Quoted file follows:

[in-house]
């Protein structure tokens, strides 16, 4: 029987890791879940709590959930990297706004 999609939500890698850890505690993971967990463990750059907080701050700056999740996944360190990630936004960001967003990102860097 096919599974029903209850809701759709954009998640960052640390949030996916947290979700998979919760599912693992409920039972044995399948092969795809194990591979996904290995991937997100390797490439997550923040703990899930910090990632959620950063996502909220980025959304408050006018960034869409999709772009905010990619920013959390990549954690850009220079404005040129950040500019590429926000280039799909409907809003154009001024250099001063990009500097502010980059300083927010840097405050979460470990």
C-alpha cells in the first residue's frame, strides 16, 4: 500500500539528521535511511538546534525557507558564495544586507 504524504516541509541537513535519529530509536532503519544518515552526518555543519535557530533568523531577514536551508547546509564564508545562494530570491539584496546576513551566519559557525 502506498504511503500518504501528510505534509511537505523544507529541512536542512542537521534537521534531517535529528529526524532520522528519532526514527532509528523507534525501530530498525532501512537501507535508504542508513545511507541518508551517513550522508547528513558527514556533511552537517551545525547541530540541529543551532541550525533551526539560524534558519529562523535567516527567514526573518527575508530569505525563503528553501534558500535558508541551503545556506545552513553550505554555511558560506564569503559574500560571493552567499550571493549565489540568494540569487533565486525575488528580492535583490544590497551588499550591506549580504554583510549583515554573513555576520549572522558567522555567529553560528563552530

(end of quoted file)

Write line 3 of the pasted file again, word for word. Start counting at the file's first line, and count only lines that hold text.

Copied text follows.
C-alpha cells in the first residue's frame, strides 16, 4: 500500500539528521535511511538546534525557507558564495544586507 504524504516541509541537513535519529530509536532503519544518515552526518555543519535557530533568523531577514536551508547546509564564508545562494530570491539584496546576513551566519559557525 502506498504511503500518504501528510505534509511537505523544507529541512536542512542537521534537521534531517535529528529526524532520522528519532526514527532509528523507534525501530530498525532501512537501507535508504542508513545511507541518508551517513550522508547528513558527514556533511552537517551545525547541530540541529543551532541550525533551526539560524534558519529562523535567516527567514526573518527575508530569505525563503528553501534558500535558508541551503545556506545552513553550505554555511558560506564569503559574500560571493552567499550571493549565489540568494540569487533565486525575488528580492535583490544590497551588499550591506549580504554583510549583515554573513555576520549572522558567522555567529553560528563552530